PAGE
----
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NHTSA finds Tesla not at fault in fatal Autopilot crash

Tesla Model S Autopilot

It was a tragic milestone: last May, Joshua Brown, “a friend to Tesla and the broader EV community,” became the first person to die in a crash that occurred while his Model S was in Autopilot mode.

The National Highway Traffic Safety Adminstration (NHTSA) made a full investigation into the circumstances of the accident, and has now announced its findings. The agency “did not identify any defects in the design or performance” of Autopilot, or “any incidents in which the systems did not perform as designed.” It also noted that the frequency of crashes involving Tesla vehicles declined by about 40 percent after the company introduced Autopilot.

NHTSA placed responsibility for the accident primarily on the driver. According to the report, Brown did not apply the brakes, and his last action was to set the cruise control at 74 miles per hour, less than two minutes before the crash.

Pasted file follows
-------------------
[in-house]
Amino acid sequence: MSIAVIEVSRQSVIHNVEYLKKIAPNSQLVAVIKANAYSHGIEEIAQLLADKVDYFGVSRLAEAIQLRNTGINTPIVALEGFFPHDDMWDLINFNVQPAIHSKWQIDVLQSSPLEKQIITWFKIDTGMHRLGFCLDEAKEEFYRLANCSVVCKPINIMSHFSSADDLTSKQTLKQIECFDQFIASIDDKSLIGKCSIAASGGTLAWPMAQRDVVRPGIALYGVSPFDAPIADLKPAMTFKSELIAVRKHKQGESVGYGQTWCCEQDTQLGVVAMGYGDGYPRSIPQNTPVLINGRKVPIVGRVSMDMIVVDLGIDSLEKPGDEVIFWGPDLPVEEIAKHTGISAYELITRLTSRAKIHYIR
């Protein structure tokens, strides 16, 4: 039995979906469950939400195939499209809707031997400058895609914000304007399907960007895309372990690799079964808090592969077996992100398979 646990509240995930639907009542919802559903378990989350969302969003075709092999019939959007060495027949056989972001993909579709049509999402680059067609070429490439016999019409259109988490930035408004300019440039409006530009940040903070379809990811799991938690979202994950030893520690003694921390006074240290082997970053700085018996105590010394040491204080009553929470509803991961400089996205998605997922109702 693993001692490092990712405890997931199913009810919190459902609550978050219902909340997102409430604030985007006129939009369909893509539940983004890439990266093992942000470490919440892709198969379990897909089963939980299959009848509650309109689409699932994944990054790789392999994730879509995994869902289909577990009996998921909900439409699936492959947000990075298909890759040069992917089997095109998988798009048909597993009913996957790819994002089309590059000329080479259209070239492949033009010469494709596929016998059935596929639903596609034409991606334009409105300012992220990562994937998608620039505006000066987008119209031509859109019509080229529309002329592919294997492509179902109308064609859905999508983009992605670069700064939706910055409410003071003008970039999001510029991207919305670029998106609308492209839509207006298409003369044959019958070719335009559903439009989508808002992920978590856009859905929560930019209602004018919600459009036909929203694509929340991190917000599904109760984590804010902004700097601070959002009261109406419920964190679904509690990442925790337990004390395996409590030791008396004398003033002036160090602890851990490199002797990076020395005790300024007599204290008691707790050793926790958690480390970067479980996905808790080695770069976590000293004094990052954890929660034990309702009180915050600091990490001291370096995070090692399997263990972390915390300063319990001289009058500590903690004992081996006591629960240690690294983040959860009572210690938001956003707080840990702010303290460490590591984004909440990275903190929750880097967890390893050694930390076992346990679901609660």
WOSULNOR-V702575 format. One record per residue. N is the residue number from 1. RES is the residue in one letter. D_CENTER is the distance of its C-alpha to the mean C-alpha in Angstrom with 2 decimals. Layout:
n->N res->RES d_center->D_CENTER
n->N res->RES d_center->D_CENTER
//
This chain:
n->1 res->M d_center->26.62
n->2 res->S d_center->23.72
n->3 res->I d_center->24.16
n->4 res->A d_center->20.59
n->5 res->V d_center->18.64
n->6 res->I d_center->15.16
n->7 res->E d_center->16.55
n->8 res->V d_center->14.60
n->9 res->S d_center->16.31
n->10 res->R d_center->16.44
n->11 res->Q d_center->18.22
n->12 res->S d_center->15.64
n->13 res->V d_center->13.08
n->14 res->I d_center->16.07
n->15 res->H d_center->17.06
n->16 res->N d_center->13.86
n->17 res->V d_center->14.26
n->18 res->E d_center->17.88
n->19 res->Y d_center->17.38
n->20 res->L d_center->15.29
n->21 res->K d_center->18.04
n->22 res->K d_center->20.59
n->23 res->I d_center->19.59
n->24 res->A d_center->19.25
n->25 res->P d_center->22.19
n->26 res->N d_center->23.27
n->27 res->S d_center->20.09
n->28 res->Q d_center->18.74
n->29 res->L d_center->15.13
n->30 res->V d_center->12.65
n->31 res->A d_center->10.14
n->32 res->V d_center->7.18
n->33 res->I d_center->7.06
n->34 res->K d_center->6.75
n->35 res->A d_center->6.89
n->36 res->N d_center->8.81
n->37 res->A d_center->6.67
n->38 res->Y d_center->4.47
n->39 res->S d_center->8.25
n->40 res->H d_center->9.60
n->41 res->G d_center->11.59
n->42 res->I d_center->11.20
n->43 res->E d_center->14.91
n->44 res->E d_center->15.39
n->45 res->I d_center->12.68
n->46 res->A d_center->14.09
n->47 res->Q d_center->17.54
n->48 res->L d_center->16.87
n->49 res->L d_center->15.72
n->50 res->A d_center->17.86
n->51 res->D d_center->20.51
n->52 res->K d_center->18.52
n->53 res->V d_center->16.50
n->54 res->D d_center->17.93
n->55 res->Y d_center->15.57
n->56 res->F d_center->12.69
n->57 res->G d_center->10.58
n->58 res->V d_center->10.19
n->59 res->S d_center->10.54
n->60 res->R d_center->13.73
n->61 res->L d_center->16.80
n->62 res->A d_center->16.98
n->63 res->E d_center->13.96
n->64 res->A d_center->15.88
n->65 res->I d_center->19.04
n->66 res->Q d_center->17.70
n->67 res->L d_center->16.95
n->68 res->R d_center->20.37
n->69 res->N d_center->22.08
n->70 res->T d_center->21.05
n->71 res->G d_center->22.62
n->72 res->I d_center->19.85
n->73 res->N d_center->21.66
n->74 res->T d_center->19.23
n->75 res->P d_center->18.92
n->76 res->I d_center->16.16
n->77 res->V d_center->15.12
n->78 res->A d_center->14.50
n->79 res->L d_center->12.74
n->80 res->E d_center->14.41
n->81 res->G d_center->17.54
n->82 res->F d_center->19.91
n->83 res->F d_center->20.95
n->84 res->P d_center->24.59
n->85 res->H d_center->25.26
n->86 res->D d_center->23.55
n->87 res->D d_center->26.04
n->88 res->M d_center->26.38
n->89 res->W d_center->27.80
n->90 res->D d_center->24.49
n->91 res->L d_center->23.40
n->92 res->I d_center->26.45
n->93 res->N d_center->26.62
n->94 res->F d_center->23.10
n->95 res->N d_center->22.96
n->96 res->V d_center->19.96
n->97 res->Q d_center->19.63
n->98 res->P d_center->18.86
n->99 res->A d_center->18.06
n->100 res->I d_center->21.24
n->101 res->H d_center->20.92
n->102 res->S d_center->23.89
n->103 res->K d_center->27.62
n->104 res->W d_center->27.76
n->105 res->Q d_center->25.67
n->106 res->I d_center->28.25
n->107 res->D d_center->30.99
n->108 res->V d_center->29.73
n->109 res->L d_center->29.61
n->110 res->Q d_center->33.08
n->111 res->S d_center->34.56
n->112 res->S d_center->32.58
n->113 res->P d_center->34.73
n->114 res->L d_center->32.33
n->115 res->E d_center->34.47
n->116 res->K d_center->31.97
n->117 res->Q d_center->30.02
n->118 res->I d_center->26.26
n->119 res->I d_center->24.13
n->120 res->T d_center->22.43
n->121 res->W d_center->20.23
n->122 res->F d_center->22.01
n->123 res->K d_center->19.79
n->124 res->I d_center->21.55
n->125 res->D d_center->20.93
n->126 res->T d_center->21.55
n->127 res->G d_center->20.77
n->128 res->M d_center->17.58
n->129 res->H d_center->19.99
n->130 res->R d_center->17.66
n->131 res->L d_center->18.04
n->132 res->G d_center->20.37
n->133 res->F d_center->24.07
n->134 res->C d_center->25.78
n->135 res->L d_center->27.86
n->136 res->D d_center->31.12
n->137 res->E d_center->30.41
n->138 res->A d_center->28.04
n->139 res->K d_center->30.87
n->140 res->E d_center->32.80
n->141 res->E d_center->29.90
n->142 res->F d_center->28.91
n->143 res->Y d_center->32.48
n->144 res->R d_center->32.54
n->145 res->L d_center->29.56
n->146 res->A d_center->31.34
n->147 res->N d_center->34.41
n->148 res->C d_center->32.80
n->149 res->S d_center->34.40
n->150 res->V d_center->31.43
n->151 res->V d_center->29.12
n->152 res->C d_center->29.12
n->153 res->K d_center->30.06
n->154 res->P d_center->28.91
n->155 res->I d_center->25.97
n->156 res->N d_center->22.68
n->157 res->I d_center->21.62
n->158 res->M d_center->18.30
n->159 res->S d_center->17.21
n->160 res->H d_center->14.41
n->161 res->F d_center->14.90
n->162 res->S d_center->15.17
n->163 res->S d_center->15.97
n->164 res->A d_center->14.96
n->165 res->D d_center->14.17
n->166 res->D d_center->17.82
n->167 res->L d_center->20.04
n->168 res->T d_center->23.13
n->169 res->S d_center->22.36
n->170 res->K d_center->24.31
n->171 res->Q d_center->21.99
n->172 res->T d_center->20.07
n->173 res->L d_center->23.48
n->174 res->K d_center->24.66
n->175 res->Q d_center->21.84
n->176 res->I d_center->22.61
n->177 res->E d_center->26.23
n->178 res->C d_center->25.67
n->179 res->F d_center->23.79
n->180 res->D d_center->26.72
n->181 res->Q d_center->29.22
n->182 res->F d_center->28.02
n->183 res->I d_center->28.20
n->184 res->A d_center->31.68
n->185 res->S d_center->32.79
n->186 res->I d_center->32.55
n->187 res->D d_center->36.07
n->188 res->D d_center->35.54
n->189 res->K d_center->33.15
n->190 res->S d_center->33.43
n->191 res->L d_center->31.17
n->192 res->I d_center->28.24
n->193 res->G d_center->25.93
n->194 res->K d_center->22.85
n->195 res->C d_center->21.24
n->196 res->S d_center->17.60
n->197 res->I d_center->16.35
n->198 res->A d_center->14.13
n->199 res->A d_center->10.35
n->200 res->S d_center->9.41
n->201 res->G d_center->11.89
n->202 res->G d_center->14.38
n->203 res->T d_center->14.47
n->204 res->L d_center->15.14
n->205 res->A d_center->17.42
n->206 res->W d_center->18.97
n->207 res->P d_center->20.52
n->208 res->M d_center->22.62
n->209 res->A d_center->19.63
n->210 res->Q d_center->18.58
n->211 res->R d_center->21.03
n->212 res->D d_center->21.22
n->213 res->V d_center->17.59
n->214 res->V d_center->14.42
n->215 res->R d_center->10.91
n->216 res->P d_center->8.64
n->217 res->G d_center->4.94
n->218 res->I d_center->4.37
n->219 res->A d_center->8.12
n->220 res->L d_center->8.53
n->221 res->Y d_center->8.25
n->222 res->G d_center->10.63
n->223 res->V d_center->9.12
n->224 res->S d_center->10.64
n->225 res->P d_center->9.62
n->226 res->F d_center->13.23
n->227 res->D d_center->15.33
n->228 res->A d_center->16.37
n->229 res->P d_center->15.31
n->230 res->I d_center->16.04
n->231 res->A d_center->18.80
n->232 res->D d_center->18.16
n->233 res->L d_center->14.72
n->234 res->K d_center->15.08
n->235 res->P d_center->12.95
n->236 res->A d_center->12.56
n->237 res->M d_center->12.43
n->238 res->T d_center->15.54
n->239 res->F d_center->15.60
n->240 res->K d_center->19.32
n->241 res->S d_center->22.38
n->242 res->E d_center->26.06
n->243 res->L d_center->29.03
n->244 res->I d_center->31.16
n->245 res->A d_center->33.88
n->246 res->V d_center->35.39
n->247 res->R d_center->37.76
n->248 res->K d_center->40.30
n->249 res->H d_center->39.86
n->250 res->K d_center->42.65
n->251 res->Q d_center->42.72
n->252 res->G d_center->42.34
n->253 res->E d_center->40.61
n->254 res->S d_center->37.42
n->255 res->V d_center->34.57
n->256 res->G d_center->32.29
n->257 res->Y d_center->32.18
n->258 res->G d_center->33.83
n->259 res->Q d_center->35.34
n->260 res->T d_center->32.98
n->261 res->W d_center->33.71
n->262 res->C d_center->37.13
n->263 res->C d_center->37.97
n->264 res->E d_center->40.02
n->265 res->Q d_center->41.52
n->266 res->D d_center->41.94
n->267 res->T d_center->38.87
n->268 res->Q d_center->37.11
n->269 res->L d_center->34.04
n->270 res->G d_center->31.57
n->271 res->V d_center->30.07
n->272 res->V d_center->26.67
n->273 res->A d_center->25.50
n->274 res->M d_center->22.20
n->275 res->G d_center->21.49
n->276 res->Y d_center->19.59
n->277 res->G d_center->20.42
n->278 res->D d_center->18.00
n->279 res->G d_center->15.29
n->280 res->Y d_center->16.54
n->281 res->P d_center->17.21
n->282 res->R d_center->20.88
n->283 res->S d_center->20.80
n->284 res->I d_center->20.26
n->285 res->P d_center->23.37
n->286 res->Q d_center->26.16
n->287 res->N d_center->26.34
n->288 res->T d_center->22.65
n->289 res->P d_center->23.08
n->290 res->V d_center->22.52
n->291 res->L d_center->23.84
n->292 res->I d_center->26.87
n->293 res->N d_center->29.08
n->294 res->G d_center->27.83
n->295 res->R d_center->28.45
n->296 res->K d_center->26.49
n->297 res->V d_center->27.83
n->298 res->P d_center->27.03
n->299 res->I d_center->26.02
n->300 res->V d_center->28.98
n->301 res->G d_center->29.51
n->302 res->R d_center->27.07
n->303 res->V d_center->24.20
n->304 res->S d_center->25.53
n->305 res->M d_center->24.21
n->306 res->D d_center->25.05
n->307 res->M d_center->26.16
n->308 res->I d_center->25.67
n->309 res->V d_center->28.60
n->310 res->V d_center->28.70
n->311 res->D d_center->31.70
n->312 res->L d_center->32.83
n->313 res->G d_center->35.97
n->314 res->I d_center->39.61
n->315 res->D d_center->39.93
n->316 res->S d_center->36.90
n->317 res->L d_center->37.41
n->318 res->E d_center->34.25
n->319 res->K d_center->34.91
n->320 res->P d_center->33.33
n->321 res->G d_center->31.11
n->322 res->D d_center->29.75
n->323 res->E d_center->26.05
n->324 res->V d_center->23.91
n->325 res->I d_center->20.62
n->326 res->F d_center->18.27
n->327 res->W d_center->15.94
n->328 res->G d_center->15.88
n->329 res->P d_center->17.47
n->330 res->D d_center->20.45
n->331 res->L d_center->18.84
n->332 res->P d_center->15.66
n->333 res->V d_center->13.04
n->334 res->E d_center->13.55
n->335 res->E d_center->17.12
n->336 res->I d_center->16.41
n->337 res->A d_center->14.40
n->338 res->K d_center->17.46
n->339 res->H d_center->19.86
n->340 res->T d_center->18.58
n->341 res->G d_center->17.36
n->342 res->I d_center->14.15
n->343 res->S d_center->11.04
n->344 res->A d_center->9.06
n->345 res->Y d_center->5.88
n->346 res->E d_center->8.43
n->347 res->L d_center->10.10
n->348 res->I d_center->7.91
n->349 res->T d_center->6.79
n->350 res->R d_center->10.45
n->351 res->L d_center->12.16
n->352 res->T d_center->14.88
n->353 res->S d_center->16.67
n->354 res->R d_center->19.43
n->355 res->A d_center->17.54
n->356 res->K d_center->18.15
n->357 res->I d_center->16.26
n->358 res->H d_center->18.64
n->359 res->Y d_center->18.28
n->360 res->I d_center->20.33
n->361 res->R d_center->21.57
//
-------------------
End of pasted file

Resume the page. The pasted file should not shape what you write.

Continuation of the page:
The agency said the truck that Brown collided with should have been visible to him for at least seven seconds before impact. He “took no braking, steering or other actions to avoid the collision.”

The report did note that drivers could be confused about whether the system or the driver is in control of the vehicle at certain times.

“Not all systems can do all things,” NHTSA spokesman Bryan Thomas told the New York Times. “There are driving scenarios that automatic emergency braking systems are not designed to address.”

US Transportation Secretary Anthony Foxx told reporters that drivers have a duty to maintain control of a vehicle, and that automakers must explain the limits of semi-autonomous systems. “The [auto] industry is going to have to be clear about what the technology does and what it does not do.”

Legal experts said the agency’s decision does not mean automakers would escape liability claims in cases where driver assistance systems fail to prevent a crash.

“If it is known that drivers are misusing and being confused by your self-driving system, then that in and of itself can be a safety-related defect,” product liability lawyer Jason Stephens told Reuters.



Source: Reuters, The Guardian, New York Times

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